Six Ways to Sunday Review

Author // Karly Lane
Publication Date // November 2017
Publisher // Arena (Allen & Unwin)
Readership // Adult
Genre // Fiction
Australian RRP // $29.99
Rating // ✭✭✭✭

I received a copy of Six Ways to Sunday from the published in exchange for an honest review. All thoughts and opinions are my own.


A rip-roaring tale about a woman determined to stand up for her convictions at the risk of jeopardising her future with the man she loves.

When city naturopath Rilee Summers meets gorgeous farmer Dan Kincaid, sparks fly. A whirlwind romance follows, and the next thing Rilee knows she’s married and living on her husband’s family property in a small rural community.

Never one to shy from a challenge, Rilee is determined to win over her in-laws and the townsfolk of nearby Pallaburra, but her city ways and outspoken views only seem to alienate her further.

Opening her own naturopathy practice has always been her dream. Although Pallaburra isn’t Sydney, and despite the fact she’s not exactly inundated with new clients, she’s not ready to give up. Things get even worse for Rilee when she champions the issue of teen pregnancies in the deeply conservative town.

Worn down by the ill-will towards her and what she sees as Dan’s lack of support, Rilee flees the station to think about the future. Can her marriage survive – or is she destined to leave Dan and move back to the city?

Six Ways to Sunday is a rip-roaring tale about a woman determined to stand up for her convictions even at the risk of jeopardising the future she envisaged with the man she loves.


Six Ways to Sunday is a story of a woman unafraid to stand up for herself and her beliefs in a small town where change doesn’t come easy, and boy was it a great read.

Rilee Summers, a city-born naturopath meets Dan Kincaid while working a Buck’s party in a bar, sparks fly and a whirlwind romance and marriage follow. Before she knows it, she’s living out on his family’s farm, learning to deal with difficult inlaws, the law of the land and the difficulties faced by city-folk moving to small country towns. She’s determined not to let her marriage fail, or give up her dreams, but managing both don’t come easy.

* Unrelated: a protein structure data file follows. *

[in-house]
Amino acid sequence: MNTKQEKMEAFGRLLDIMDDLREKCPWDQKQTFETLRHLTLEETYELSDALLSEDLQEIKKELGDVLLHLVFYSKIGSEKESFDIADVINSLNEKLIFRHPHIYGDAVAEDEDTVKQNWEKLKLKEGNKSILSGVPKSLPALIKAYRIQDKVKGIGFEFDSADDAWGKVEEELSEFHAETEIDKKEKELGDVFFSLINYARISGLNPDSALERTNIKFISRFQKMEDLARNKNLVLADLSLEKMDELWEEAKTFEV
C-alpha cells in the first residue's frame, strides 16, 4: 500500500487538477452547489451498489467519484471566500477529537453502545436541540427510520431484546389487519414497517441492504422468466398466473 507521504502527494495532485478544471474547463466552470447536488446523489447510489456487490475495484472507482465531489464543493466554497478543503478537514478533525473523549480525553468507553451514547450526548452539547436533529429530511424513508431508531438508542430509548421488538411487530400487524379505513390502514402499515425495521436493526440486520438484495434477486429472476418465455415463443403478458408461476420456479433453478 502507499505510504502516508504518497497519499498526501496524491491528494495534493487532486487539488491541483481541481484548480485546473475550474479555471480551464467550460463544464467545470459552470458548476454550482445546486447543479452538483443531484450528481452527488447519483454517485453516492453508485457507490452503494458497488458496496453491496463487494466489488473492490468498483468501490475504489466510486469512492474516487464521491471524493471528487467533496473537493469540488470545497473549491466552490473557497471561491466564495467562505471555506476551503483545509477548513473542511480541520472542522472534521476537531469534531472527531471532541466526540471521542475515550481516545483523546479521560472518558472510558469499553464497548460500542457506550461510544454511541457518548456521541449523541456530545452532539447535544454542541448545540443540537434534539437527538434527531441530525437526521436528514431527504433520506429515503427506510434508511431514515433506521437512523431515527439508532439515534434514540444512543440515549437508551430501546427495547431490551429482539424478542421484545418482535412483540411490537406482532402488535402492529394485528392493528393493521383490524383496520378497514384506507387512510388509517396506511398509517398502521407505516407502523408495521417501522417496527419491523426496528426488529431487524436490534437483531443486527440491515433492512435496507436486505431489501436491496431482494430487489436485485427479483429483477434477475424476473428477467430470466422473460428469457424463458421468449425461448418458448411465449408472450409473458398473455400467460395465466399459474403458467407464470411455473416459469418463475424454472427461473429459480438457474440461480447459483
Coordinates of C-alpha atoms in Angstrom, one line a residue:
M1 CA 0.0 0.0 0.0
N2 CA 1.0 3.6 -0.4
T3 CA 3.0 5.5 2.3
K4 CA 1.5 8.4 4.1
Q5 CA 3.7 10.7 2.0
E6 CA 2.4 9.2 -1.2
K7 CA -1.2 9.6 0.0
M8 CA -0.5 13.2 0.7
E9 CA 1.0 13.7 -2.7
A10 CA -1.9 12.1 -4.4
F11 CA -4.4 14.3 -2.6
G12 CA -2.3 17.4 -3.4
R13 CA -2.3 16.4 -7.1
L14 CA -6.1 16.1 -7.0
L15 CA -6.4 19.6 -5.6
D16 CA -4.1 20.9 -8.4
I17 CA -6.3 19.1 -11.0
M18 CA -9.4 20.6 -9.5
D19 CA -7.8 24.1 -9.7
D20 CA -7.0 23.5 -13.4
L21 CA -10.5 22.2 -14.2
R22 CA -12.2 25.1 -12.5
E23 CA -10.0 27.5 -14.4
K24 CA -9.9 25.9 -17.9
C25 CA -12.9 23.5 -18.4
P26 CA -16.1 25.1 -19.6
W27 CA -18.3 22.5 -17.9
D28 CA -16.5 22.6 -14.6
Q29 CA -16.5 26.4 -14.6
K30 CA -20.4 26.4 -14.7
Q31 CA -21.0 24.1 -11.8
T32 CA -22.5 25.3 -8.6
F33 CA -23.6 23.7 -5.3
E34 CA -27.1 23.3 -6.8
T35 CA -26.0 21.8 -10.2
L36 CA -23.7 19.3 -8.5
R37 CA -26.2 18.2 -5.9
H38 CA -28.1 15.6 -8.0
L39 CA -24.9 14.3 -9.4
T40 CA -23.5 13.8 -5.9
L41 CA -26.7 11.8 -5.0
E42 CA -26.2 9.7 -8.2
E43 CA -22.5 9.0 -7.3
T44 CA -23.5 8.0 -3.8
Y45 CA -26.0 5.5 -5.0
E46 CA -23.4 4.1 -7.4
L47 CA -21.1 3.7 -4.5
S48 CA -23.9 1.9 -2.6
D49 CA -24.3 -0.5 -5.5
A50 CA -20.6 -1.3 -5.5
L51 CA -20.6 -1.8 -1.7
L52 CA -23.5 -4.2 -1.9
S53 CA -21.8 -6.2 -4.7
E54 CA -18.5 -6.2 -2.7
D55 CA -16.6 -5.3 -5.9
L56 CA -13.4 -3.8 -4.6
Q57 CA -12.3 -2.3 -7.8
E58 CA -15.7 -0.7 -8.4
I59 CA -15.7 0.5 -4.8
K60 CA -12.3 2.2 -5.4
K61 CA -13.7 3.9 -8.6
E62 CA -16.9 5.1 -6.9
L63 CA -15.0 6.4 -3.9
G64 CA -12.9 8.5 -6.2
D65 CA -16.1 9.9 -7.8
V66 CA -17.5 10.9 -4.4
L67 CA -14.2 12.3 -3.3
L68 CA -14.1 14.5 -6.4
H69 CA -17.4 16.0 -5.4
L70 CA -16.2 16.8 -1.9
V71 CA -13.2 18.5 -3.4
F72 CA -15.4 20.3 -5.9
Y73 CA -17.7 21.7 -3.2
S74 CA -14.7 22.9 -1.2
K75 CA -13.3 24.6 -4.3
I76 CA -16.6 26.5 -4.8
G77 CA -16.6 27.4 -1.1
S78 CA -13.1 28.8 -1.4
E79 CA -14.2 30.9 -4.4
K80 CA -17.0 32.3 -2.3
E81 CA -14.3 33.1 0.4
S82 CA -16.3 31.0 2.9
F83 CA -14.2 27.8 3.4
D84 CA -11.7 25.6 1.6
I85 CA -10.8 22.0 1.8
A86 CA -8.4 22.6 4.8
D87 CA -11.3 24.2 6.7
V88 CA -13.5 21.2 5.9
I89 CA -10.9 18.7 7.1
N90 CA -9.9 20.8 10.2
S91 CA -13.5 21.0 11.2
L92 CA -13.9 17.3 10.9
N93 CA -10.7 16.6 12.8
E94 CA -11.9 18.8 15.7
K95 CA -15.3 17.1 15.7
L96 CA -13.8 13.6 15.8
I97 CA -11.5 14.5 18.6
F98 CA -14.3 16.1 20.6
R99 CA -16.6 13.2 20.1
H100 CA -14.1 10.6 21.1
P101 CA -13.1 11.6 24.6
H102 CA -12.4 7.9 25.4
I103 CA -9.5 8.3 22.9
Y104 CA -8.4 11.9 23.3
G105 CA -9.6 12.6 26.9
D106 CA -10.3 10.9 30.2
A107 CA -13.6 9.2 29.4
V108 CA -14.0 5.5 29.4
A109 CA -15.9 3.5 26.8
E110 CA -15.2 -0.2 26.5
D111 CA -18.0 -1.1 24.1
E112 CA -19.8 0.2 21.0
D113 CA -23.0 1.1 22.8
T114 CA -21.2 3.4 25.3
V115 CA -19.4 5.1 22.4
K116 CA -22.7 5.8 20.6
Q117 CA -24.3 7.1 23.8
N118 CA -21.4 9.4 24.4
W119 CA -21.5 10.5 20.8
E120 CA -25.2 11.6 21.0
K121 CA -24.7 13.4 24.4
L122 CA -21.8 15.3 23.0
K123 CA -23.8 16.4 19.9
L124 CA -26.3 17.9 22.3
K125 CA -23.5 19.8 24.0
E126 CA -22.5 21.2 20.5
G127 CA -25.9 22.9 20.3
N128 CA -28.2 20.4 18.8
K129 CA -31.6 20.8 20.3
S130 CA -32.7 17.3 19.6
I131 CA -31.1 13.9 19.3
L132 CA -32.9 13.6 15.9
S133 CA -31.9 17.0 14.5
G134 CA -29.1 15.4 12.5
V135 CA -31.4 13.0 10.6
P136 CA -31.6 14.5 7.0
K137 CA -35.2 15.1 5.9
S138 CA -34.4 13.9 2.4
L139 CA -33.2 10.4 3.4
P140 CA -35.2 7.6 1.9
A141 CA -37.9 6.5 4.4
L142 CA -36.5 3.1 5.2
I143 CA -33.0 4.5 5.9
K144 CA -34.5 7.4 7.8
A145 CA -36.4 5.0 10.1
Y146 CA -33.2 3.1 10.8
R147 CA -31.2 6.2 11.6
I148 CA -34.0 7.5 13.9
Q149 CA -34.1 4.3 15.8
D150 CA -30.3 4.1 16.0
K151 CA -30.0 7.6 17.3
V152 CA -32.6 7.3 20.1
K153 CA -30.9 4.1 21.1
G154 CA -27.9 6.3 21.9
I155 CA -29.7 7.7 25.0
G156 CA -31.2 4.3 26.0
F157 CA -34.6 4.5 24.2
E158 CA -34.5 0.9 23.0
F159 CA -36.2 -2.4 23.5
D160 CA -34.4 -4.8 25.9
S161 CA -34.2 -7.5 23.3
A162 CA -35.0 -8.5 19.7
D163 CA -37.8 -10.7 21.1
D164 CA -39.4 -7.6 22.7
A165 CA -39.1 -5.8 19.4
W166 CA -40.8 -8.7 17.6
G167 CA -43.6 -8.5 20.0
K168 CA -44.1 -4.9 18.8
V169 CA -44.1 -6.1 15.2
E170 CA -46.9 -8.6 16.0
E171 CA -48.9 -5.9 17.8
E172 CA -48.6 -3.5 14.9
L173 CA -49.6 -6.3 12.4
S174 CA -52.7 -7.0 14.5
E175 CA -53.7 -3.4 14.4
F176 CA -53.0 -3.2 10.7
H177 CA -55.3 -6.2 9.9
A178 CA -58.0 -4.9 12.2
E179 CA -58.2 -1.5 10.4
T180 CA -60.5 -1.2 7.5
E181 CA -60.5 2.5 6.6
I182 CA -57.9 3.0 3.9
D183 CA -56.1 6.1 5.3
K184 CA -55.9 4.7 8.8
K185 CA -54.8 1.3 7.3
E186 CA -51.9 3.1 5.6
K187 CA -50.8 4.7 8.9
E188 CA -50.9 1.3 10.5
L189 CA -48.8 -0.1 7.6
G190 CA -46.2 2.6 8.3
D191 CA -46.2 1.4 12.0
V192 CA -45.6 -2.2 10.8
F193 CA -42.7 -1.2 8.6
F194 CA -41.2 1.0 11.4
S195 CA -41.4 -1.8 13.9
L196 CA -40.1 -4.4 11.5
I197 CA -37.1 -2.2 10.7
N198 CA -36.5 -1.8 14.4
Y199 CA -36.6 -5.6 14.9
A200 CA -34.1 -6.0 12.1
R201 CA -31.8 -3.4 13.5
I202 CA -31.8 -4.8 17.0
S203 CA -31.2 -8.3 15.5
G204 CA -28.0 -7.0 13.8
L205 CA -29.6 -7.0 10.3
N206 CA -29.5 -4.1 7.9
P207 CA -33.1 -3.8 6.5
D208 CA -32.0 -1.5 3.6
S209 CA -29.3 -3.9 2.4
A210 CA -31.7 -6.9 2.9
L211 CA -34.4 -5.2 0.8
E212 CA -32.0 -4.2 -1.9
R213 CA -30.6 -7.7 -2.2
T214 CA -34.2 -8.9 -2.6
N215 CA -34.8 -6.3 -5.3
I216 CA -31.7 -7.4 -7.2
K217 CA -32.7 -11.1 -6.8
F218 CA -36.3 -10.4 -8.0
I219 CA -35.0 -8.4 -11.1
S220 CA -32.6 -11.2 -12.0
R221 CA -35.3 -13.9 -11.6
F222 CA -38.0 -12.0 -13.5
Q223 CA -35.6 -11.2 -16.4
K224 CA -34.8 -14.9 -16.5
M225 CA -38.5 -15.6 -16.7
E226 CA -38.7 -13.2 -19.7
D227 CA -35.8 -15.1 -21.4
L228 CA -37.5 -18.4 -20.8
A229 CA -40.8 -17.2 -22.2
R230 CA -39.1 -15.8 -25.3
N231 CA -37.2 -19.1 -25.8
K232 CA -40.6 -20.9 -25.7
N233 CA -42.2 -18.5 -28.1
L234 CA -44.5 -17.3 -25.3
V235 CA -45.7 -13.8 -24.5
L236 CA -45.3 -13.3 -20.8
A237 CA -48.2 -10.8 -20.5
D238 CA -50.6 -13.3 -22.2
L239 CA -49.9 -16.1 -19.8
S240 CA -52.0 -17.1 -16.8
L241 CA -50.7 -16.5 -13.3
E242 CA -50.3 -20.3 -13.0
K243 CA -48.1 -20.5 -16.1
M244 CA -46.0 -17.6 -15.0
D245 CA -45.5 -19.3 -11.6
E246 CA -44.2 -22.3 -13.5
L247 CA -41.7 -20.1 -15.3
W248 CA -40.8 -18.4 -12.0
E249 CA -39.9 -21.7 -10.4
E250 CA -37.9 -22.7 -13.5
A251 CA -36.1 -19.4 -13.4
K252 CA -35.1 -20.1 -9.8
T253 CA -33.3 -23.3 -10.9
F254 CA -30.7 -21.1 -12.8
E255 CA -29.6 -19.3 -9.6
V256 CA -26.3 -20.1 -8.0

What I love about Six Ways to Sunday (and all of the Karly Lane’s books that I’ve read so far) is how relatable the characters are. Rilee is a smart, savvy woman, who knows what she wants in her life – she’s worked how to get to where she is in life, and is determined to make a career out of being a naturopath, despite the obstacles that are thrown in her path. She’s also strong and compassionate, and champions the issue of teen pregnancies in small towns, because she sees the need for those teenagers to have a voice in a community that looks the other way.

Her relationships with the other characters also felt raw and real; her struggles with connecting to Dan’s parents (who had other plans for their son) and his siblings in the face of their shot-gun wedding were palpable, as was the way both she and Dan struggle to define their relationship after such a short time of knowing one another. The way people reacted to her less-than-perfect knowledge of farming was also real and confronting for her as she tries to find ways to connect with people and experiences that are all new to her.

It’s always wonderful to have a book you can pick up and know that you’re going to enjoy it, and Six Ways to Sunday definitely fits that bill for me. It’s a glimpse into a life I don’t lead, but can recognise aspects of and identify with the characters in ways that other books just don’t do for me.

This is the perfect Summer read.

I gave Six Ways to Sunday 4.75 out of 5 stars.

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